Then I was “shown,” like a 3D movie, a band of roving musicians walking in a dry desert riverbed. They wore robes and had walking staffs. I was informed telepathically that this was an earlier incarnation of The Grateful Dead, and that they have been returning to Earth several times, in perhaps an assorted line-up of a larger collection of souls, and I was given the idea that I (and many of my musician friends) am one of those souls. The purpose of the periodic return was to inject light upon Earth in times of turbulance. Indeed, the lyrics of the songs of the Dead are full of hope, or compassion, or a kind of warning about complacency. I had long been drawn to them, and was getting a crash course on their –and my own–purpose.

Next, I entered a tunnel with striped sides. A mostly black tunnel with lines of white (or lighter value) circling the space. I began to speed up, go faster and faster. Interestingly, I had read Raymond Moody’s “Life After Life” a month or two before, so I recognized that I was being sent to Heaven, and most likely I was dying or dead. I had just married my sweetheart (both of us at the tender age of 20) and knew we planned to have children in due time. So I called out with all my might (whether verbally or telepathically I cannot say) “Please send me back! My wife and my future kids will miss me if I go. I want a second chance!”

And then, extraordinarily (as I’ve come to find out), I slowed down, mid-tunnel, and was sent back the other direction, slowly at first, and faster and faster, until my speeding soul hit and entered my sleeping body causing my body to jump a bit off the futon on the floor. I was wide awake, remembering every bit of the journey, and I was filled with love. I could not wait to tell my wife and others. My wife accepted it, but I was chagrined that my mother said, “You were just dreaming.” It felt like a slap in the face, but I soon realized I could not just openly tell anybody unless I wanted people to look at me like I’m crazy. Returning to work the next day, I remember waiting for the elevator to take me up to wash windows and my body felt for a second like it was rising and falling like the elevators.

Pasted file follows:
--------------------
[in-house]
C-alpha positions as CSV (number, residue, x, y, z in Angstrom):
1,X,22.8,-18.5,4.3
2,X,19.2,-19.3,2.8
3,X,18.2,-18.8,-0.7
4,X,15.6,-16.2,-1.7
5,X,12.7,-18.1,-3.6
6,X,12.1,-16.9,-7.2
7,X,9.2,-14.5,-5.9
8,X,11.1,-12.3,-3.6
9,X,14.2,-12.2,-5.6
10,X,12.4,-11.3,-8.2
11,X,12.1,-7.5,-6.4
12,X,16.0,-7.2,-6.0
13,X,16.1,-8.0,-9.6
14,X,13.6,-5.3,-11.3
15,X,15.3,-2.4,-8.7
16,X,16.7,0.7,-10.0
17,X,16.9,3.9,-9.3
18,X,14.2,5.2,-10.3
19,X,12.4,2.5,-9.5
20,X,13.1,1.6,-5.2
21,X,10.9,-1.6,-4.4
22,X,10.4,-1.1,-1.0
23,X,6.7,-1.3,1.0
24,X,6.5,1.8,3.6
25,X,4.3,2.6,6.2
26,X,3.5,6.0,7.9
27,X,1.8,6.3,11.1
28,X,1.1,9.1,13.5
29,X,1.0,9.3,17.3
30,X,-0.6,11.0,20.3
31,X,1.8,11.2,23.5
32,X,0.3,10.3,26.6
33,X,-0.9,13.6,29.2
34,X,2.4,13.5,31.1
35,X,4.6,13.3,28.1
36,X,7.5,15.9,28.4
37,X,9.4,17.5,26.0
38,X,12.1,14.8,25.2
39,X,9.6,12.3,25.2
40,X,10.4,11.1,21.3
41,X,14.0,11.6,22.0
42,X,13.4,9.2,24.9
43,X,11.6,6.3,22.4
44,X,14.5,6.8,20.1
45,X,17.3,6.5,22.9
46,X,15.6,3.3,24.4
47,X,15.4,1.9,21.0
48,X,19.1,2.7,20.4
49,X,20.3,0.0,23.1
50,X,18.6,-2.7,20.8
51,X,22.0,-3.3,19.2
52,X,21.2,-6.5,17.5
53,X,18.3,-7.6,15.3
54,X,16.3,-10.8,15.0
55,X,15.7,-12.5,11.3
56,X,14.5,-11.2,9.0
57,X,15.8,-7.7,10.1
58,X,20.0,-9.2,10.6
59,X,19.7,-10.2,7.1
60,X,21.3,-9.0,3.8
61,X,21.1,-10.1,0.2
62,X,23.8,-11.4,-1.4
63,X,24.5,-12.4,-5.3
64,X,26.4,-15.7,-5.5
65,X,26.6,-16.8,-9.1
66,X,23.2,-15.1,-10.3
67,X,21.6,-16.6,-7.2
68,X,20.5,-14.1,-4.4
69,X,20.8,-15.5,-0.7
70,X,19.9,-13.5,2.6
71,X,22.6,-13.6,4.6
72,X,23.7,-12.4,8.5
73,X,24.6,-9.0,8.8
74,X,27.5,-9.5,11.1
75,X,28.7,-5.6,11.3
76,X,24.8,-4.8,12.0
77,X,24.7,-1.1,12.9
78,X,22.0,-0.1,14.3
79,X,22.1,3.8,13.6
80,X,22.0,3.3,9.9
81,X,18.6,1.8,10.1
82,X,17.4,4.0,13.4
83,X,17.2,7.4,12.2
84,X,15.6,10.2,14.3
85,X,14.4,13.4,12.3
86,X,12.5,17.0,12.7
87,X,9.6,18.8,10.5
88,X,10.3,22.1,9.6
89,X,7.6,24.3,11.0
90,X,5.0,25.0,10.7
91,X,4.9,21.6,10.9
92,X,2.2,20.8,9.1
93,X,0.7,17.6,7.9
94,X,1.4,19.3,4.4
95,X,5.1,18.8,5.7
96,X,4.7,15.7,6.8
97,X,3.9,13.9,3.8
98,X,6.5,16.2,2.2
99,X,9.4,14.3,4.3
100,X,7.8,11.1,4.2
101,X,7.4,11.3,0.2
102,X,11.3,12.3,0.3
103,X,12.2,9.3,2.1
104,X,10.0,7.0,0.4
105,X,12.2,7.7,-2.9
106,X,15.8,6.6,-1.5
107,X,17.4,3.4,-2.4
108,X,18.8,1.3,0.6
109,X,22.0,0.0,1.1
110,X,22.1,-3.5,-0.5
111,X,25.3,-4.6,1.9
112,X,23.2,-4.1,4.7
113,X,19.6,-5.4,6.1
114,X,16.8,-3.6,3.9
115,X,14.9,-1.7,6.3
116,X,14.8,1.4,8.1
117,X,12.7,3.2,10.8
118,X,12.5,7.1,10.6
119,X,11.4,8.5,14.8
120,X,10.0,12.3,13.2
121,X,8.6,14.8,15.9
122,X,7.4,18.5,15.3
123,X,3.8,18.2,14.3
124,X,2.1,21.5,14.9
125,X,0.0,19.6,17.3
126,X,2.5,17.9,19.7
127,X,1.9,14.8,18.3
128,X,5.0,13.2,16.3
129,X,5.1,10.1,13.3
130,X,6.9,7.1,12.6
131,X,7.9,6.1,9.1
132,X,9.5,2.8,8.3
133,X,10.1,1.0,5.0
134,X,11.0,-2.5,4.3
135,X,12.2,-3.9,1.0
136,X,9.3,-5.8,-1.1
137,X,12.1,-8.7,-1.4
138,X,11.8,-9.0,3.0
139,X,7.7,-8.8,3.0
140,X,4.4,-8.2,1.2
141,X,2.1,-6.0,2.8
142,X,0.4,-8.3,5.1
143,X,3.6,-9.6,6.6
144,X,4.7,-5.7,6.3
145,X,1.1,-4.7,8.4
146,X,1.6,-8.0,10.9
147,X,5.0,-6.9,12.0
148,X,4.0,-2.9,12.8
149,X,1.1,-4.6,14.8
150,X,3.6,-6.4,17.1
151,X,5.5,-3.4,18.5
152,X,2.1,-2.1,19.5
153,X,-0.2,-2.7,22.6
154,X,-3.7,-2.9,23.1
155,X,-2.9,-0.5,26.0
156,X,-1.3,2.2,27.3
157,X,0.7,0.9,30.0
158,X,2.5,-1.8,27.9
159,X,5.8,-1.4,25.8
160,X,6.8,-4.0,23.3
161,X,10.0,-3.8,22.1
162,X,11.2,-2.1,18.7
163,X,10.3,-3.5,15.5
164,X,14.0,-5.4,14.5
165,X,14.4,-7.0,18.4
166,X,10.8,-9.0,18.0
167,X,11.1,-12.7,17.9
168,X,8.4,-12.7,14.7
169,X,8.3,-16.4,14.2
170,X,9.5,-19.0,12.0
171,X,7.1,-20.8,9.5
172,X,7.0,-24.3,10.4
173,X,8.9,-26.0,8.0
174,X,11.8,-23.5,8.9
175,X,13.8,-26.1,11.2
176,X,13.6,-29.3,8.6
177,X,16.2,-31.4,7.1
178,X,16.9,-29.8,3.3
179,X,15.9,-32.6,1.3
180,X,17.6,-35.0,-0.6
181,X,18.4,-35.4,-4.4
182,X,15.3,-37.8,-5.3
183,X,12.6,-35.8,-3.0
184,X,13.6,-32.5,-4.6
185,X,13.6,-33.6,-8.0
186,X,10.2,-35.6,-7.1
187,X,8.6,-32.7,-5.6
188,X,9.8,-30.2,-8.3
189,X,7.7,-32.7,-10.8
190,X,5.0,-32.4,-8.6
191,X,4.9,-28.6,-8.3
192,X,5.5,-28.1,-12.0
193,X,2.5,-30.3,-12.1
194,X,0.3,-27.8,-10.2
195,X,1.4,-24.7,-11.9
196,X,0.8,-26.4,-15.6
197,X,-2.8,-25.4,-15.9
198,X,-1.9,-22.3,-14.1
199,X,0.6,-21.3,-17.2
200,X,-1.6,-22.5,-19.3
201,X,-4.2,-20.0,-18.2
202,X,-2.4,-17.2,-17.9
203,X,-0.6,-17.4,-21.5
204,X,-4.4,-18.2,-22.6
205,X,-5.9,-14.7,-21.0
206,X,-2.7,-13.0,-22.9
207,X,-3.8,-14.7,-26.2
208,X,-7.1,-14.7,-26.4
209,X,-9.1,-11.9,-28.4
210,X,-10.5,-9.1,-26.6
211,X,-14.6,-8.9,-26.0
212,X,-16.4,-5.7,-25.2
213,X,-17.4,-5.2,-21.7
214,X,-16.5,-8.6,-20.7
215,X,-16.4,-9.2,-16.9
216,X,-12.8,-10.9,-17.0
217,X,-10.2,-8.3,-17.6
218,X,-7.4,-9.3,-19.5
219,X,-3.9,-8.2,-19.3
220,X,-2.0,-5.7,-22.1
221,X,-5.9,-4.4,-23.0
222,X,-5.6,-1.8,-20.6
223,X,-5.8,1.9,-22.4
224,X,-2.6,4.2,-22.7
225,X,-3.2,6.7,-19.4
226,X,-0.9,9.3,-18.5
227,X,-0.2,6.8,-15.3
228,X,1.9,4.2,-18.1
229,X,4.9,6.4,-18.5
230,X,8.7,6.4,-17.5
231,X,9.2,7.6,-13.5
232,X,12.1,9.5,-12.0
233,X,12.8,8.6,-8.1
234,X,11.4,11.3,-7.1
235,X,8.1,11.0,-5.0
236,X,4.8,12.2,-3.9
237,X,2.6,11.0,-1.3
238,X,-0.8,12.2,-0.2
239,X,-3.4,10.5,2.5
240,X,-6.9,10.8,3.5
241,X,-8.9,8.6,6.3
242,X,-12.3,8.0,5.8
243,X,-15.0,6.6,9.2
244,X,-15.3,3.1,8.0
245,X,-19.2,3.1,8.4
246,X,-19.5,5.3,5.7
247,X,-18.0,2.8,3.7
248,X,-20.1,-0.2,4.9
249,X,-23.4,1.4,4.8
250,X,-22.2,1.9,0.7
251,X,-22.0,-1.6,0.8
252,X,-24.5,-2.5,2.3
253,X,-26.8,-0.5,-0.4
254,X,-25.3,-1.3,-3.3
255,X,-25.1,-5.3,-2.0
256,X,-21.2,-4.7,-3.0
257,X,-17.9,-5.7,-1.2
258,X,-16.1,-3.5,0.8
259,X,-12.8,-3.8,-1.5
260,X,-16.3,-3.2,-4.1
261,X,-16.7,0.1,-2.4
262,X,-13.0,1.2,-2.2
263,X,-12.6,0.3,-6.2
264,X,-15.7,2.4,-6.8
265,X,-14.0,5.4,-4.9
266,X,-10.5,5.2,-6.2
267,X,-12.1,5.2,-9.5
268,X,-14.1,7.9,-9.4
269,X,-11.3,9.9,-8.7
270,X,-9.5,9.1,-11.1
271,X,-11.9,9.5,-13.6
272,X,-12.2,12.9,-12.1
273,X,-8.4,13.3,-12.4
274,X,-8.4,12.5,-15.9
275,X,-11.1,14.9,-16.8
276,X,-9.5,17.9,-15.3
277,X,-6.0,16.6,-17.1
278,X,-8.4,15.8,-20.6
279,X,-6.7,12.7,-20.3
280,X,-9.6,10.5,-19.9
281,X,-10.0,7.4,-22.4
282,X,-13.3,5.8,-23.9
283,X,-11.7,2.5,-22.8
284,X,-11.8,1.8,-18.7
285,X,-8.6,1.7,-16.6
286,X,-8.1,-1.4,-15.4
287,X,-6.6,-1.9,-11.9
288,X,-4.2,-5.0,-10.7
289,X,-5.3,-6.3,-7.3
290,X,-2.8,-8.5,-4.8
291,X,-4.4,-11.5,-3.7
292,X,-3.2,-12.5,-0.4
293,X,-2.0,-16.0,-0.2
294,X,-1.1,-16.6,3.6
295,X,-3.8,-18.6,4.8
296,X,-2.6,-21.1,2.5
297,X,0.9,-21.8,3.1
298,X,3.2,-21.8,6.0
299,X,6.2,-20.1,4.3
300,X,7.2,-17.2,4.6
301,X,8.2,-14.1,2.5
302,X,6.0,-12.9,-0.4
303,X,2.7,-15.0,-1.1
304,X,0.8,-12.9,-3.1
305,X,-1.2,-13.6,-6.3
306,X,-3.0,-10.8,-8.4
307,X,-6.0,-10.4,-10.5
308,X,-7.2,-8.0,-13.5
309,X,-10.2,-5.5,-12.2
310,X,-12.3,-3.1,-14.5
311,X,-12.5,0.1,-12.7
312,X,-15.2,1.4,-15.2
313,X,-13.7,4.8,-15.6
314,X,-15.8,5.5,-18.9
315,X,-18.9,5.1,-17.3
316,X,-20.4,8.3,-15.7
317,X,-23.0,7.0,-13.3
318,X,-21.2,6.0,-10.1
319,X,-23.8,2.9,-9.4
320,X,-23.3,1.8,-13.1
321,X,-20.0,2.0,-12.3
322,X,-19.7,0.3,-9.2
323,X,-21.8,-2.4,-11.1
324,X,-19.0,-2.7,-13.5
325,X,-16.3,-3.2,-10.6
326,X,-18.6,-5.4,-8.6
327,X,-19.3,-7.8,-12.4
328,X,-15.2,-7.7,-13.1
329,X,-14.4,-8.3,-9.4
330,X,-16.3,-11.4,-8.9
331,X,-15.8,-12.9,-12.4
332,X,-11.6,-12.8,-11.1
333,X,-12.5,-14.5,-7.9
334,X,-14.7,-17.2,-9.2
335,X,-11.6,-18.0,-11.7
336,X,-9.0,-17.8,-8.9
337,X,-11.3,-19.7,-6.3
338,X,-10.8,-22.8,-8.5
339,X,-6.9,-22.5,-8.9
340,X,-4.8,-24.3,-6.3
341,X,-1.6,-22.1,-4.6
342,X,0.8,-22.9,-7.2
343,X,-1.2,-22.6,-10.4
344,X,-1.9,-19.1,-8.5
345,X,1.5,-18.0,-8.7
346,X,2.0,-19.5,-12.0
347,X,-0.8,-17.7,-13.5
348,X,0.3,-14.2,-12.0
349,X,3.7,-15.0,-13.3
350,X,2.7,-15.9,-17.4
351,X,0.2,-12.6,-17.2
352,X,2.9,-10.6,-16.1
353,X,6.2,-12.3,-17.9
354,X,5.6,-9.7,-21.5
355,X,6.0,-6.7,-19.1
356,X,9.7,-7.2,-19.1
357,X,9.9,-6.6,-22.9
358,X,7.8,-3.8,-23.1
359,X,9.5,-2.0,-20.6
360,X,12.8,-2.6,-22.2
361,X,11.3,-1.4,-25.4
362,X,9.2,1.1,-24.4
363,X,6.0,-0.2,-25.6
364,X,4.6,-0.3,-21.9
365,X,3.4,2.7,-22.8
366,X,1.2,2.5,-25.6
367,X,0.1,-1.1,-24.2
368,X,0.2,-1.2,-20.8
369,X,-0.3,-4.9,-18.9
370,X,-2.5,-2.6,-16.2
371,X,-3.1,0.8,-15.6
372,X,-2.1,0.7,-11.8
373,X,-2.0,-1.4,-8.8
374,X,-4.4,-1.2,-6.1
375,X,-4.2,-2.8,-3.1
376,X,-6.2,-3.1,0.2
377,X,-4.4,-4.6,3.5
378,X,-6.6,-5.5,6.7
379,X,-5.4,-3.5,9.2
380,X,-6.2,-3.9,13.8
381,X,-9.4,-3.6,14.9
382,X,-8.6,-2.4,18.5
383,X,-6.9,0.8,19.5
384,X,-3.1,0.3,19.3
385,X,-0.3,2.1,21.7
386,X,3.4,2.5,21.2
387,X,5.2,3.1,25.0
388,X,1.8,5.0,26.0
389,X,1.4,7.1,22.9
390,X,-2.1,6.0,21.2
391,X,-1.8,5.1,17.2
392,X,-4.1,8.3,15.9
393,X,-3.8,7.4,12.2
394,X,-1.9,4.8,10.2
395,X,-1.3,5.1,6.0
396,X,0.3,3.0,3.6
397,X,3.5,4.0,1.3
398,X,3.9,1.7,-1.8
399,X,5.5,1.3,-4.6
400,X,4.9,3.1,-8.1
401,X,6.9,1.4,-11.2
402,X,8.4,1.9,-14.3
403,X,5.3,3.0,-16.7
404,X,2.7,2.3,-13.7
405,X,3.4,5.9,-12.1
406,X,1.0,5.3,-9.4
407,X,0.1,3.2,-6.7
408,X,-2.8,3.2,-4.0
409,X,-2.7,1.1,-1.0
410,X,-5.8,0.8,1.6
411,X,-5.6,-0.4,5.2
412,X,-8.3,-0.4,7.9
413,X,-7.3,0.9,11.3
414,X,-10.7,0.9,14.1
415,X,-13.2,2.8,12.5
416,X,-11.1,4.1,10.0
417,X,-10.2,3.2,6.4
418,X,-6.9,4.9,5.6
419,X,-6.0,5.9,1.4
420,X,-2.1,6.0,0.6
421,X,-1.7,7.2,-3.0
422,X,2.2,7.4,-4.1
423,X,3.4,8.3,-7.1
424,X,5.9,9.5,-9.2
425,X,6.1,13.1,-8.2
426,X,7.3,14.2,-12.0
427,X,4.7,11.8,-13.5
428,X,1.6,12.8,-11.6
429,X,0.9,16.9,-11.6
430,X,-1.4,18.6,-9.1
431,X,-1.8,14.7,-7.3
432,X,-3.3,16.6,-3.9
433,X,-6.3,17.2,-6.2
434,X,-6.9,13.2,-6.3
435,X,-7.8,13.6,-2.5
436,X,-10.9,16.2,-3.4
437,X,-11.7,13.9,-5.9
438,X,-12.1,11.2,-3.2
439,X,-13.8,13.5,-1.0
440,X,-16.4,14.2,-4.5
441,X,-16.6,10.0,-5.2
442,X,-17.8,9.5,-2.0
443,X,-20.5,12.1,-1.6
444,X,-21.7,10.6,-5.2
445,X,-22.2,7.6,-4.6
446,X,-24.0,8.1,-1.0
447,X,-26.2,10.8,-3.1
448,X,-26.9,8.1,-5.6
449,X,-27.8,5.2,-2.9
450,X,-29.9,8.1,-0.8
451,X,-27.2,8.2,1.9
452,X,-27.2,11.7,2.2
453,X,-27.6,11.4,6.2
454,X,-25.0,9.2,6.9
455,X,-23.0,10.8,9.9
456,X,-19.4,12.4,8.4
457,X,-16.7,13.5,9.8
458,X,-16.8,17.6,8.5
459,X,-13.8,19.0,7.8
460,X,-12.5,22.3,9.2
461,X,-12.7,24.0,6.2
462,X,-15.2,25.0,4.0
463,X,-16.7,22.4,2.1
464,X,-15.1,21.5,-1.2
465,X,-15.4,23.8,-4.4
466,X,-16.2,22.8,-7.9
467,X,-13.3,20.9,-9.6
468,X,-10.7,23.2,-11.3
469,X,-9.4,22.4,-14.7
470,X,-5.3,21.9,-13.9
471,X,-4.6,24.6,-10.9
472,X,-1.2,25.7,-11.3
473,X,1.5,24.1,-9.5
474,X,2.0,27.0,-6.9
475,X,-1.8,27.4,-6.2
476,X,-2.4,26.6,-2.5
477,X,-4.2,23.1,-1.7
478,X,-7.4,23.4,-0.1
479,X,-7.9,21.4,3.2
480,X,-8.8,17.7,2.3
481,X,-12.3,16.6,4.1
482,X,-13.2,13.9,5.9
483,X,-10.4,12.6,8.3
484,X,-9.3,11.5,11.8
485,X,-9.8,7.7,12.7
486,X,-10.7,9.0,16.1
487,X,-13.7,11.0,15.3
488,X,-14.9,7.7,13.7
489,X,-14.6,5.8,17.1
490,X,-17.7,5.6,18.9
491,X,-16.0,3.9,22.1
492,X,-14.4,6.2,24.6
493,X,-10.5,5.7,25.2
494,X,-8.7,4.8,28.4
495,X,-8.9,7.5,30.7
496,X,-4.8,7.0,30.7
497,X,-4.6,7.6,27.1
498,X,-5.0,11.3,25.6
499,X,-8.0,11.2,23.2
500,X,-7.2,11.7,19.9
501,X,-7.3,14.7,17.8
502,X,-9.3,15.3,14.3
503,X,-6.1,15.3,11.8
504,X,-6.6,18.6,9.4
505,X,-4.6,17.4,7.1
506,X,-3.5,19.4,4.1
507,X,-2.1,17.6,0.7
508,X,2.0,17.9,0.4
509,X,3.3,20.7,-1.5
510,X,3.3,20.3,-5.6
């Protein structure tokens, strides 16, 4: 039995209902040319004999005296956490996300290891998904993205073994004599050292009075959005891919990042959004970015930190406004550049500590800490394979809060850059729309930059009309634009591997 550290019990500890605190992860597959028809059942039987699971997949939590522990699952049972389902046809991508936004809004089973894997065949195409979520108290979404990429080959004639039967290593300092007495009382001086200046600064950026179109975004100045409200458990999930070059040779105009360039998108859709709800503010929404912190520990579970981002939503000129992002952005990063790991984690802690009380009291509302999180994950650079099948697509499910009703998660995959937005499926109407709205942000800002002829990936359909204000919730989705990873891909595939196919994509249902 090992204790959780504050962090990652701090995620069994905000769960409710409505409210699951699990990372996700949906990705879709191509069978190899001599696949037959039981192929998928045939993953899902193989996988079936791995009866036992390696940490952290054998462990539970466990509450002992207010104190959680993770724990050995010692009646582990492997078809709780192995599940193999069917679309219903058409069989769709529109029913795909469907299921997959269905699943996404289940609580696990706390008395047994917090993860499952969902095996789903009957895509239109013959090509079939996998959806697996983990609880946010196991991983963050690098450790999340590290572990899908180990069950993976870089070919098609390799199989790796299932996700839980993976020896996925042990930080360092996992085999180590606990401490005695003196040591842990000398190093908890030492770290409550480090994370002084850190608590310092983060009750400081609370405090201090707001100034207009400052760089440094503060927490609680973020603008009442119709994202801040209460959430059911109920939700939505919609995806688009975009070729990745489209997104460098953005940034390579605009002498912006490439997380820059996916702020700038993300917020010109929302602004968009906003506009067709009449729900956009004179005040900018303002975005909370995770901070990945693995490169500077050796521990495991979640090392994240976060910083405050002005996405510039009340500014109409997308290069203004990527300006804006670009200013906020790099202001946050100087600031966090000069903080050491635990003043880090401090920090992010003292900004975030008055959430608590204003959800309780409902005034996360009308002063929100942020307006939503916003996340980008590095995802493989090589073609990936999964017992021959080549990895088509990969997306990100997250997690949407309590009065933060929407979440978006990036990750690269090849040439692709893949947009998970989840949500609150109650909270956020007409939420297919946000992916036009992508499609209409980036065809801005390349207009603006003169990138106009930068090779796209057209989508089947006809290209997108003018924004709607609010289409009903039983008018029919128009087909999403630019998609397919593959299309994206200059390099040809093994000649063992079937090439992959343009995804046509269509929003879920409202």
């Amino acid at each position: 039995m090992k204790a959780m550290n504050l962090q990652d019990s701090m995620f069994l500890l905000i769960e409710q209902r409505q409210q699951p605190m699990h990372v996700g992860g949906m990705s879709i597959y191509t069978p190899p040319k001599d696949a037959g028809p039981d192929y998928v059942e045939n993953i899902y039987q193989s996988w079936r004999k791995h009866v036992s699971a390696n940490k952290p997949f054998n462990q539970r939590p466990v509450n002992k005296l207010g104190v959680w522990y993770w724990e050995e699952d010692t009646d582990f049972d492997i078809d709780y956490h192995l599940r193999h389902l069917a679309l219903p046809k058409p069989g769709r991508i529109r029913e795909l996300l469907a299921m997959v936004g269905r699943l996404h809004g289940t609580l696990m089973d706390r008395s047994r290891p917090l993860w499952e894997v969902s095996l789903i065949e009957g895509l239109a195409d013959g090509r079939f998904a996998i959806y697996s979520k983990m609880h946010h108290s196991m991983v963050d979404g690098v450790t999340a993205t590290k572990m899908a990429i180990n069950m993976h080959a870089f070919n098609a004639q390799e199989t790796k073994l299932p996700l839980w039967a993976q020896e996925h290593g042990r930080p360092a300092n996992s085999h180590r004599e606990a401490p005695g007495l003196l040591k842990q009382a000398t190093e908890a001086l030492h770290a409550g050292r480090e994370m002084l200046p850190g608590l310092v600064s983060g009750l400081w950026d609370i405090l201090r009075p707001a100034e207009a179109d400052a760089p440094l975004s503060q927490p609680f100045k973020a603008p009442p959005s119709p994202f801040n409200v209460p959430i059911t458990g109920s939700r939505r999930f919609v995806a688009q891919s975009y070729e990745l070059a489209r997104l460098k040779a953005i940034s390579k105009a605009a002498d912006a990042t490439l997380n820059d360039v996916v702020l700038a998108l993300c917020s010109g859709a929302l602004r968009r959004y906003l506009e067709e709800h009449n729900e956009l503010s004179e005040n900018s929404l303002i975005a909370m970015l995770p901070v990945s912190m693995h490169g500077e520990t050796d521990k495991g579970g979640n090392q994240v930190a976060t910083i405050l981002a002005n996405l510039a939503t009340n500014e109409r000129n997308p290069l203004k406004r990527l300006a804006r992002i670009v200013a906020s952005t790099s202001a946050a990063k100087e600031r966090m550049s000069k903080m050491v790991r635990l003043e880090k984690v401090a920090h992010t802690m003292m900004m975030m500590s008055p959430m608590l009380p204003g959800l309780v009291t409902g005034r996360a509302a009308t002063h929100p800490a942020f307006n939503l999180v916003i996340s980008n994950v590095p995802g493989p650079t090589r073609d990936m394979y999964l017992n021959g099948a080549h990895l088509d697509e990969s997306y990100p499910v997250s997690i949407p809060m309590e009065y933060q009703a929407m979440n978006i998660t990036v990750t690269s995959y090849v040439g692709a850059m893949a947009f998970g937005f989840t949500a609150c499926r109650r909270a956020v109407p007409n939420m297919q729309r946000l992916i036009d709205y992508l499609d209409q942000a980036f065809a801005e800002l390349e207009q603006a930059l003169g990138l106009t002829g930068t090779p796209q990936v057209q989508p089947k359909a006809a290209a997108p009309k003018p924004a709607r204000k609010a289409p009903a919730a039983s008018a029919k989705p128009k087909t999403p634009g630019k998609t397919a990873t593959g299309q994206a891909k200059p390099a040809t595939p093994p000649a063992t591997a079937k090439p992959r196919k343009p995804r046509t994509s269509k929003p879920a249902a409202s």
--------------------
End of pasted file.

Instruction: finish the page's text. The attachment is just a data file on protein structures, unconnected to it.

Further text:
For two weeks I felt like I was walking on air. I lost all fear of death (My aunt ran the family funeral home in a distant city, but we had visited many times and I had some fairly morbid thoughts from the experience and I went through a phase where I was convinced I would die at age 14. I sailed through that age with no difficulties.) I felt a much enhanced compassion for people and animals, and I became a bit less straight-laced. I loosened up a bit, knowing All Will Be well.

Over the years, I realize that because of that NDE, I will no longer tolerate working in conditions that are inhumane toward me or other workers. I always find a way out. Also, I know I have been passed over for promotion or laid off because I am known as “nice,” and I have no killer instinct, nor wish to be competitive. Being laid off at age 60, I turned to art modeling to supplement my income. I think that I am able to radiate God to the best of my abilities to the students in the colleges and workshops I work for. After my NDE, my life has been filled with various kinds of psychic incidents: precognitive dreams, out-of-body-experiences, awareness of spirits, religious miracles, UFO encounters (some happened before my NDE), and meaningful conicidence. I have shared my experience before, once to a local IANDS group, and, through them, on the “extra features” portion on the DVD of the movie, “Stay.” I come to this NDERF site and read accounts of others whenever the events of the world get me down. Thank you for reading this.